Old Basel II bonds catch debt investors’ attention as Yes Bank AT1 fiasco highlights Basel III risks

Surbhi Jain
Yes Bank, basel III bonds

Debt investors are finding bank bonds issued under the old Basel II norms more attractive, after the recent near-failure of Yes Bank AT1 bonds highlighted the equity-like risks in bonds compliant with modern Basel III rules, widely considered as gold standard for banks. Several investors are looking for opportunities in bank bonds issued under Basel II framework, rather than Basel III, as the norms seem to be less stringent. Further, market experts say that investors are finding comfort in less safer Basel II bonds for now, while trying to fully comprehend the nuances of new Basel III regulations.

"It's a layer of buffer economy, because of which banks are shifting towards the Basel II norms and meanwhile they are trying to understand the Basel III framework," Ravi Singh, VP – Research Head, Karvy Stock Broking, told Financial Express Online. Though Basel III bonds are safer than Basel II, the difference is that banks may fail to meet the stringent liquidity coverage ratio and market discipline required under Basel III, which the investors see as a key risk, Ravi Singh said.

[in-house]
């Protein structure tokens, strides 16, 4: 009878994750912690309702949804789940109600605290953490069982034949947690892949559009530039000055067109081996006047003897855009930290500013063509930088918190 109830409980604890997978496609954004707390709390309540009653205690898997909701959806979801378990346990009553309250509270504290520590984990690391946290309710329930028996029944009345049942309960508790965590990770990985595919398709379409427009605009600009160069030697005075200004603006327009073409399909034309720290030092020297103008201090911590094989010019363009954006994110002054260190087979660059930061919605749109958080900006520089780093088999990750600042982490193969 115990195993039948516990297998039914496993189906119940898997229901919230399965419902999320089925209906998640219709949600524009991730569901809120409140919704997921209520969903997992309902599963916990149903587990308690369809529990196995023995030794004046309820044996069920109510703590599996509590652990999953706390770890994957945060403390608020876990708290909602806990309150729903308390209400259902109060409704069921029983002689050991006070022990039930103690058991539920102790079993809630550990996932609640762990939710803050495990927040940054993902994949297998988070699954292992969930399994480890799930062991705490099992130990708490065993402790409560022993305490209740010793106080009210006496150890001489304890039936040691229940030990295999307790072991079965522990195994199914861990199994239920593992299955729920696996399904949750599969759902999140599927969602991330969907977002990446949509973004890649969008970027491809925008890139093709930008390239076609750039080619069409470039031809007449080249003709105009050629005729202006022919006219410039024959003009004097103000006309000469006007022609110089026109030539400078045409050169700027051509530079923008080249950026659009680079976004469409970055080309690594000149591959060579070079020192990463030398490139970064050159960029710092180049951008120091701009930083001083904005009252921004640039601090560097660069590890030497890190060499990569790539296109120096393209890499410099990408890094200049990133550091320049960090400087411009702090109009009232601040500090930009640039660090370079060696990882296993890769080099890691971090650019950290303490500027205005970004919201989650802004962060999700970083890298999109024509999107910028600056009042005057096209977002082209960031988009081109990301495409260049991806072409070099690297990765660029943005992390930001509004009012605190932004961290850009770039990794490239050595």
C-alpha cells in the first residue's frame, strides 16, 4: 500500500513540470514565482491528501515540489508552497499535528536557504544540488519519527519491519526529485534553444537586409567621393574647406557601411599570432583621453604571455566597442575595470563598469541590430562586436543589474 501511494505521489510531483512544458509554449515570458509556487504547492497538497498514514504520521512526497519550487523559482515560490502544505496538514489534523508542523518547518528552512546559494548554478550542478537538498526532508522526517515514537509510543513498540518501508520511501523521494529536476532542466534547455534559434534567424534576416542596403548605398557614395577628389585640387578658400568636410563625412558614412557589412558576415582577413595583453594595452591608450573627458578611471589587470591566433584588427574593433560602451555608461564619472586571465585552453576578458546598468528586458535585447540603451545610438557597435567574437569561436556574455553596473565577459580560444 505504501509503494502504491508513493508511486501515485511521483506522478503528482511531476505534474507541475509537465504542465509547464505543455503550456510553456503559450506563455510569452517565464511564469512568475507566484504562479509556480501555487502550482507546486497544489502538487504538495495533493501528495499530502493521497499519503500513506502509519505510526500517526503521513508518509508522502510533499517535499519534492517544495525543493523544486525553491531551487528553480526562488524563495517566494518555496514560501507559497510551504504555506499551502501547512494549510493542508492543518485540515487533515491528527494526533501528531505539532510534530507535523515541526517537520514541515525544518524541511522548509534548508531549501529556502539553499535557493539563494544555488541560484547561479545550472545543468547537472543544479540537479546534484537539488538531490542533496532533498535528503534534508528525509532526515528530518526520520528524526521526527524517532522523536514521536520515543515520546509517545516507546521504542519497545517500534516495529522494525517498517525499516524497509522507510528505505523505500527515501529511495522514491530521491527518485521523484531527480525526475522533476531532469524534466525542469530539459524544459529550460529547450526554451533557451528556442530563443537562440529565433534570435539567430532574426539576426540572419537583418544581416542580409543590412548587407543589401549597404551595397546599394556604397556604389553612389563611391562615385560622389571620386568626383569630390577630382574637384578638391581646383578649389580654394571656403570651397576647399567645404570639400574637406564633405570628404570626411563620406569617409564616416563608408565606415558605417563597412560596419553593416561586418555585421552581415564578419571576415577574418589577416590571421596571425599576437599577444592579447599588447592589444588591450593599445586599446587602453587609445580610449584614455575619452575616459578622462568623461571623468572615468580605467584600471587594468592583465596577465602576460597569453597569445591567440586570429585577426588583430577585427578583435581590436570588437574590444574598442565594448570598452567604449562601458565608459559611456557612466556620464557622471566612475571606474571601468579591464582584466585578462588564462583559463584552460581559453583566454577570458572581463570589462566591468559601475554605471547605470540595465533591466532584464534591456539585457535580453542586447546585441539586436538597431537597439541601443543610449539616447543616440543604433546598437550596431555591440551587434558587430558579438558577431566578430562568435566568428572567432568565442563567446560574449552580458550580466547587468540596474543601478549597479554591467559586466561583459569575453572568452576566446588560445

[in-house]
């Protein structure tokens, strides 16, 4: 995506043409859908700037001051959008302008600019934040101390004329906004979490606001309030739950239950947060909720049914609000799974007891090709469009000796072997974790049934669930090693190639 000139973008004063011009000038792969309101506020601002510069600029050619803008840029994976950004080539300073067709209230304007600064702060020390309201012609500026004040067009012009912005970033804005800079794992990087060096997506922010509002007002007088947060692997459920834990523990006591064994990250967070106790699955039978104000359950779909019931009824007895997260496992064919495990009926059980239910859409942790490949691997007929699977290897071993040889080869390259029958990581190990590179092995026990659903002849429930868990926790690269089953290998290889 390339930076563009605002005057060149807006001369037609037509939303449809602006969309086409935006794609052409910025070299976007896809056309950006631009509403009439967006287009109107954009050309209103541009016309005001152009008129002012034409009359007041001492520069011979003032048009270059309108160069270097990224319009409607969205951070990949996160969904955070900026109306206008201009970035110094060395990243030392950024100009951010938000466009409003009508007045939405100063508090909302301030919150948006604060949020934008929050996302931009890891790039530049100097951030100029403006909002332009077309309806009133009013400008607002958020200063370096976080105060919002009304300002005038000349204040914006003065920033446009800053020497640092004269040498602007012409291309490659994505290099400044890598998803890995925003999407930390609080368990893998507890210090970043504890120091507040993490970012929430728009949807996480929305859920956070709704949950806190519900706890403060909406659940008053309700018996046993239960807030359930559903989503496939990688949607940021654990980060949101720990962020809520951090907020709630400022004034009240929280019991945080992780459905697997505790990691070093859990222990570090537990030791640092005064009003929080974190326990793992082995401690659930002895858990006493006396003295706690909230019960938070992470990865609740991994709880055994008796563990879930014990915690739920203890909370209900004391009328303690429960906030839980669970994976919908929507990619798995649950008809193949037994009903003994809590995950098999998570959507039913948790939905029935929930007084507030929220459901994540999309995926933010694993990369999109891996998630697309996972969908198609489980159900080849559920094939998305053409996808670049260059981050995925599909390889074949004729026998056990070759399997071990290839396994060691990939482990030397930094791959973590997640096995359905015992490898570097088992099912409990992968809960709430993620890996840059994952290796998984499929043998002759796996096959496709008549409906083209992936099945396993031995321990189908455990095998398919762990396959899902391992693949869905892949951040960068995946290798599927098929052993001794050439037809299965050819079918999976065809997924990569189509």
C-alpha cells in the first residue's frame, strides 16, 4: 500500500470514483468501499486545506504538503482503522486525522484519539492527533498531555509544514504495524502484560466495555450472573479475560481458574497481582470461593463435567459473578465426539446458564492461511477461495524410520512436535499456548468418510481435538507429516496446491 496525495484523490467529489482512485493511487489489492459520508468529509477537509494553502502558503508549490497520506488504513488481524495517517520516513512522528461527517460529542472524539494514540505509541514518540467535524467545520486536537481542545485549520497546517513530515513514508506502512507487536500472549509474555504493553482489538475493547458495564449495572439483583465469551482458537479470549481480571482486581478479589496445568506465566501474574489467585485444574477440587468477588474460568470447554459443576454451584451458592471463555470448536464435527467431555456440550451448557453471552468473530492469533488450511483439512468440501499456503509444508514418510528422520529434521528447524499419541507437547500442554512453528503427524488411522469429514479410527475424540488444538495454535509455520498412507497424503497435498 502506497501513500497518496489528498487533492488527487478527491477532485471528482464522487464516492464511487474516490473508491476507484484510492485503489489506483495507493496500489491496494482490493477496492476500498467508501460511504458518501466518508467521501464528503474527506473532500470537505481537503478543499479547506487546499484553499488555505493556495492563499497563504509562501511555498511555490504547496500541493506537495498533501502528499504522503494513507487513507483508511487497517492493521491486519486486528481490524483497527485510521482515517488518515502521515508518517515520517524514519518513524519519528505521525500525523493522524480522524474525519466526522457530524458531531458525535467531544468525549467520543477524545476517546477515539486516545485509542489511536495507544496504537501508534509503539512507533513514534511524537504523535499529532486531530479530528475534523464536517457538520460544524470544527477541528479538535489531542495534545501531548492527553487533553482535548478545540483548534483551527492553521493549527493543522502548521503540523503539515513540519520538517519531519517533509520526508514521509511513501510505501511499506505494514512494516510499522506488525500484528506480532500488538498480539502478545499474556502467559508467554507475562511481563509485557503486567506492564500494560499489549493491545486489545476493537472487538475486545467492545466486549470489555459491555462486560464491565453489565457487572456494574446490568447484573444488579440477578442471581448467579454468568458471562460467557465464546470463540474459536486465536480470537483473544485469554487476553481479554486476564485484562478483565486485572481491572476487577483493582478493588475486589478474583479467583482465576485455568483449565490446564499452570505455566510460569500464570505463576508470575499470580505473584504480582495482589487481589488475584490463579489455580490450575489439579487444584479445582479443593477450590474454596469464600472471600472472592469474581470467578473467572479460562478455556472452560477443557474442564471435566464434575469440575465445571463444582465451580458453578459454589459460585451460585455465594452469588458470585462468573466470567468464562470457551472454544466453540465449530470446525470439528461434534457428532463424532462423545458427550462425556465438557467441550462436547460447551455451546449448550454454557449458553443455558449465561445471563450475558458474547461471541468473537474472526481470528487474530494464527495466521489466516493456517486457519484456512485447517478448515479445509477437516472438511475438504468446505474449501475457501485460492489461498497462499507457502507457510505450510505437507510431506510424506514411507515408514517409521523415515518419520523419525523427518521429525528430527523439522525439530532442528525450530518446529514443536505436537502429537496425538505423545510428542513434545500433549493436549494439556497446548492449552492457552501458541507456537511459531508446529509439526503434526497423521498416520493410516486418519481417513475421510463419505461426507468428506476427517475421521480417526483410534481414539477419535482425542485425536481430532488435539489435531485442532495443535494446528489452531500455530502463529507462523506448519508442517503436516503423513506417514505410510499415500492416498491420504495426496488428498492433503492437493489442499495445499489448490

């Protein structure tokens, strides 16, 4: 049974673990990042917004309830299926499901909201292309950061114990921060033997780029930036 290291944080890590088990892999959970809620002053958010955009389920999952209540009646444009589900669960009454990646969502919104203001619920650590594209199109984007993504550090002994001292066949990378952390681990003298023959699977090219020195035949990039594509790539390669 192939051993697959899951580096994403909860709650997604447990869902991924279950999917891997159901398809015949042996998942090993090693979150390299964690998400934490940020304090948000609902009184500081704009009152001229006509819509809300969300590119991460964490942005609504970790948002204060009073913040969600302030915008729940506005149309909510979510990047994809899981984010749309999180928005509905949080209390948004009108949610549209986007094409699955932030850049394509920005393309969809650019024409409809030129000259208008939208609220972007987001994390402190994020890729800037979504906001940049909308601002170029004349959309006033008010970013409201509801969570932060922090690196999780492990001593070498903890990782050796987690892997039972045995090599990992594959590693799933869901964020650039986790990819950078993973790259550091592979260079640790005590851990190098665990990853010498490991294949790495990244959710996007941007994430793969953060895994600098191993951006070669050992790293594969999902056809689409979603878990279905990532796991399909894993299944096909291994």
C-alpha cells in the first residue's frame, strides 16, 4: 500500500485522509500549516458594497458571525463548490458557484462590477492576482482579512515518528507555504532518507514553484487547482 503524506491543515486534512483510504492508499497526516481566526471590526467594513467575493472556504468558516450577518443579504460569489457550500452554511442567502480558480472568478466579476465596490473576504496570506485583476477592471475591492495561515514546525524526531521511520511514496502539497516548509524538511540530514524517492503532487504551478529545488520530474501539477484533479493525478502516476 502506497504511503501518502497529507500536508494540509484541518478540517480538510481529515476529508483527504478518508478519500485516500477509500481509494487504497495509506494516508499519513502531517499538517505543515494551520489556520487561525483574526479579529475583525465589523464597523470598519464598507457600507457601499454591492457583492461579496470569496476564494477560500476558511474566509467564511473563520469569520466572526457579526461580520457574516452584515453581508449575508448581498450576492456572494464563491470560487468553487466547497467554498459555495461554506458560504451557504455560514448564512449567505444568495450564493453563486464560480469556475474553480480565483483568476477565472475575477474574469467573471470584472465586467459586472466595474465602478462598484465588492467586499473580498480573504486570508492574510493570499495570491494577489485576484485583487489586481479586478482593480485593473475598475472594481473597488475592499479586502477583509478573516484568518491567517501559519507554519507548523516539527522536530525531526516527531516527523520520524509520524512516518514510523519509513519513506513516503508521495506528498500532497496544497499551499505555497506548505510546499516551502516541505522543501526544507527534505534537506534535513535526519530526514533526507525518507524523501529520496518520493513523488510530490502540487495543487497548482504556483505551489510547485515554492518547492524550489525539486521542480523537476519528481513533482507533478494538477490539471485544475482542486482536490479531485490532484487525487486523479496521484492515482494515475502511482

Equity risk, bond income

Basel III bonds, as highlighted by the Yes Bank issue, have write-off risk in certain conditions, which makes it riskier than even stocks. On the other hand, the low income on these bonds makes risk-reward unfavourable, says a fund manager. "As per the risk reward metric, if you have more risk than equities, then your reward should be higher than equities. In that case, you cannot be satisfied with 9-12 per cent kind of returns on bonds, because generally equity capital cost or expectation is 15-20 per cent" Alok Singh, Chief Investment Officer, BOI AXA Investment Managers Ltd, told Financial Express Online. Fixed income investors, who don’t want to take equity-kind-of-risk, is why people are trying to shift to old Basel II bonds, Alok Singh said.

Under Basel III norms, the Additional Tier 1 bonds are required to absorb capital losses while the bank remains a going concern. Several investors got a rude shock recently about this fact when the Reserve Bank of India proposed to extinguish Rs 10,000 crore of outstanding AT1 bonds of Yes Bank, as part of a mega recapitalisation plan to save the floundering private lender. In case of Basel II there is no clause for writing off or converting AT1 and Tier II capital to common equity, and hence, small finance banks prefer raising money under this framework.

This difference is what adds to the capital risk in fixed-income investors' portfolios, which they are looking to shed now. "Suppose I have invested in an income fund, which is not supposed to take an excessive amount of credit risk. Now, if I am holding a Basel III bond then that means I am taking excessive credit risk," Alok Singh added.